Touted the ‘Shape and Size’ efficiency programme, the plan aims to reduce the total expenditure incurred by the airline by more than OMR100 million over the next three years.
Oman Air said it aims to reach an operational break-even point by 2017.
The company emphasised that these reductions will not affect the airline’s safety or the standard of service offered to its customers.
“We are determined and committed to reshape Oman Air to become a more modern business driven enterprise- one that does not solely rely on financial injections from the government of Oman,” said Paul Gregorowitsch, CEO of Oman Air.
“Oman Air contributed almost OMR420 million to the gross national product of the Sultanate during 2014. We are also aware that we have to contribute to the infrastructure of the country by serving domestic airports like Sohar.
“These important duties do not, however, constitute an excuse to run the airline as though it is a hobby. We all have to work hard and to make sacrifices to become an even better, service oriented, but self-supporting airline. We are in business to be customer and profit-driven.”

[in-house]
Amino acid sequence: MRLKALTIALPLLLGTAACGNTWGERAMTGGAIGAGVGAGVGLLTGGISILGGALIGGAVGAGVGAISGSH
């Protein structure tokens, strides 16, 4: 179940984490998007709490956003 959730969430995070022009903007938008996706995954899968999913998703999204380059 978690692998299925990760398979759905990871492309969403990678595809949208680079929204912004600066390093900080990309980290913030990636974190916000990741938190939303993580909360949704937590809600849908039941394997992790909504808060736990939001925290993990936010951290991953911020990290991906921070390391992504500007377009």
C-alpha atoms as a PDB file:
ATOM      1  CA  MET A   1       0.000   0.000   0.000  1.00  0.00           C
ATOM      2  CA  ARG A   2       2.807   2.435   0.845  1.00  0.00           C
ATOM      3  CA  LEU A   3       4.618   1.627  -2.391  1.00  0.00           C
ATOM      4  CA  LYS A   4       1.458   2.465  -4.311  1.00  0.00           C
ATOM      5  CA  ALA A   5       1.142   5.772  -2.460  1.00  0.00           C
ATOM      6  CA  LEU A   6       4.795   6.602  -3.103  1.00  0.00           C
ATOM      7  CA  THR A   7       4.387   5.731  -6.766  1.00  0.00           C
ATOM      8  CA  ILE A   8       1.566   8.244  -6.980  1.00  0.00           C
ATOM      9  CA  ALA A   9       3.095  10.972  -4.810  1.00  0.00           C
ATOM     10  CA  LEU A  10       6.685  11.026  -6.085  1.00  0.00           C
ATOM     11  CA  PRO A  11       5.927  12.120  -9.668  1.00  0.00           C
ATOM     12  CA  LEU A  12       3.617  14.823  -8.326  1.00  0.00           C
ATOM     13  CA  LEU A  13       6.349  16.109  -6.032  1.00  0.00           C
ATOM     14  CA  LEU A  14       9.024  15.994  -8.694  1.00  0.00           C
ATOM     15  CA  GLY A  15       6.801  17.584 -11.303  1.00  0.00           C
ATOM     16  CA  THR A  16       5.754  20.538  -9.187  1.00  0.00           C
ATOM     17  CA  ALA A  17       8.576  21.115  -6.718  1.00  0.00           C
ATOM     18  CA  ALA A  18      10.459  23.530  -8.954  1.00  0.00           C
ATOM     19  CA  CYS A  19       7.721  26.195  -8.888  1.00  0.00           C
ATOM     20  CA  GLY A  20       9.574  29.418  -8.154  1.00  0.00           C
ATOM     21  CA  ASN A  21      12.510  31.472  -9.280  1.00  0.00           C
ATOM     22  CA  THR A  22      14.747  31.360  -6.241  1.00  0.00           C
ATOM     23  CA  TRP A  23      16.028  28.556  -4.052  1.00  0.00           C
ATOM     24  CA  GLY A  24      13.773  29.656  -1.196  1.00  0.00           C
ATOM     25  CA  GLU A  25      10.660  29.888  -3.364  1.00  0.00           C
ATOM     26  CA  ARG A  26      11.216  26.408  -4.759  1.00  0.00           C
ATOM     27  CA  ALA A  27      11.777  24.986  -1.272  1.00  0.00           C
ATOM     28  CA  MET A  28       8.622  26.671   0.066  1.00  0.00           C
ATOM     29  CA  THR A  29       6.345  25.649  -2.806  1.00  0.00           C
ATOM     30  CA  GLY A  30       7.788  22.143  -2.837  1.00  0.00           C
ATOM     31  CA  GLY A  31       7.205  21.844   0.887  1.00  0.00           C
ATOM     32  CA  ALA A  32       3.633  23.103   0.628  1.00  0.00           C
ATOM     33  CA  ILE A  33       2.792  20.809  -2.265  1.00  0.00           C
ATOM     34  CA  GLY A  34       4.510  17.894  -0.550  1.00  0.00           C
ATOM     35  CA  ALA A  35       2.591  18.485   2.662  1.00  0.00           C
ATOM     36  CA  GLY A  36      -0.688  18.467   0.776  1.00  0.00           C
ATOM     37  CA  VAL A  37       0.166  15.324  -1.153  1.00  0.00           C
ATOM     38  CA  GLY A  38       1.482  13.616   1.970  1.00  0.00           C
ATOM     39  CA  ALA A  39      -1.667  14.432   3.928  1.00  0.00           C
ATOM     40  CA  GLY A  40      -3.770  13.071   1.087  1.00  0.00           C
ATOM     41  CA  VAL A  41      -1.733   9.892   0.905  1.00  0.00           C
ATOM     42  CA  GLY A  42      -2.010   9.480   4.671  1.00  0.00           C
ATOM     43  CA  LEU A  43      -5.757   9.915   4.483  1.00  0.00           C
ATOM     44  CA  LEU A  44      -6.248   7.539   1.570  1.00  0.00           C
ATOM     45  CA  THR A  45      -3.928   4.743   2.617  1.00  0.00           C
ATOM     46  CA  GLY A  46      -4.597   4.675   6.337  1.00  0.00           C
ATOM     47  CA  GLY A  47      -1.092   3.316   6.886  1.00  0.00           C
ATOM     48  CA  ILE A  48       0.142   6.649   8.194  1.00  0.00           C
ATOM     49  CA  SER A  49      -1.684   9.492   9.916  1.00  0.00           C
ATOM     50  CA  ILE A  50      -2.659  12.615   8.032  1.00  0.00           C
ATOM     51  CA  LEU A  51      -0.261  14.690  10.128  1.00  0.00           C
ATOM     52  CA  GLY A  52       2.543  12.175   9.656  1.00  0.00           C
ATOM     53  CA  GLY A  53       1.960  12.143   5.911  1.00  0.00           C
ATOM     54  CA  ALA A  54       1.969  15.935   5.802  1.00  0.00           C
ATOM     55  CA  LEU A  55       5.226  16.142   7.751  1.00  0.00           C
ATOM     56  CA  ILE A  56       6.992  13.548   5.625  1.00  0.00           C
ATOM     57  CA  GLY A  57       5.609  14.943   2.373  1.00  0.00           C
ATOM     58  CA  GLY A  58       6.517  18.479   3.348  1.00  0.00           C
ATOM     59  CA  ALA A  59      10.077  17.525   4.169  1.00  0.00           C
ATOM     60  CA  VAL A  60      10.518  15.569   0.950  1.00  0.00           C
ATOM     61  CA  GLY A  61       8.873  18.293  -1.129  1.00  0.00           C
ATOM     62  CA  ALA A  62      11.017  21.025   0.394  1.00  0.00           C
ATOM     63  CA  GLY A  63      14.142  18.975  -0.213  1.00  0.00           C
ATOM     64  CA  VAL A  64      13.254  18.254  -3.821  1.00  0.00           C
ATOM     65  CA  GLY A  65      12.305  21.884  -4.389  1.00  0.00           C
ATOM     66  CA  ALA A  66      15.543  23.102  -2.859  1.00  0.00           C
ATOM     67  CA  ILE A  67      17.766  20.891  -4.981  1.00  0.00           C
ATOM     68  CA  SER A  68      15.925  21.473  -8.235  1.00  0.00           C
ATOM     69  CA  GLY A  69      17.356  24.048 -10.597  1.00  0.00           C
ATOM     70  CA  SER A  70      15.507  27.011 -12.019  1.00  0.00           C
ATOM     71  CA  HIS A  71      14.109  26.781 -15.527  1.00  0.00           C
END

Oman Air, which reported an annual loss in 2013, previously said that it will spin off some of its business units to become profitable.
The airline’s cost cutting effort follows a similar drive adopted by Bahrain’s national carrier Gulf Air, which opted for an aggressive restructuring process by slashing its staff and cutting routes.
Gulf Air, though yet to declare profits, was able to cut down its losses massively through the restructuring.
Unlike their cash rich neighbours, both Oman and Bahrain have significantly less oil reserves to fall back on, making them extremely sensitive to an oil price drop.
Oman recently announced its budget, which has hiked social spending for 2015 at the risk of a large deficit.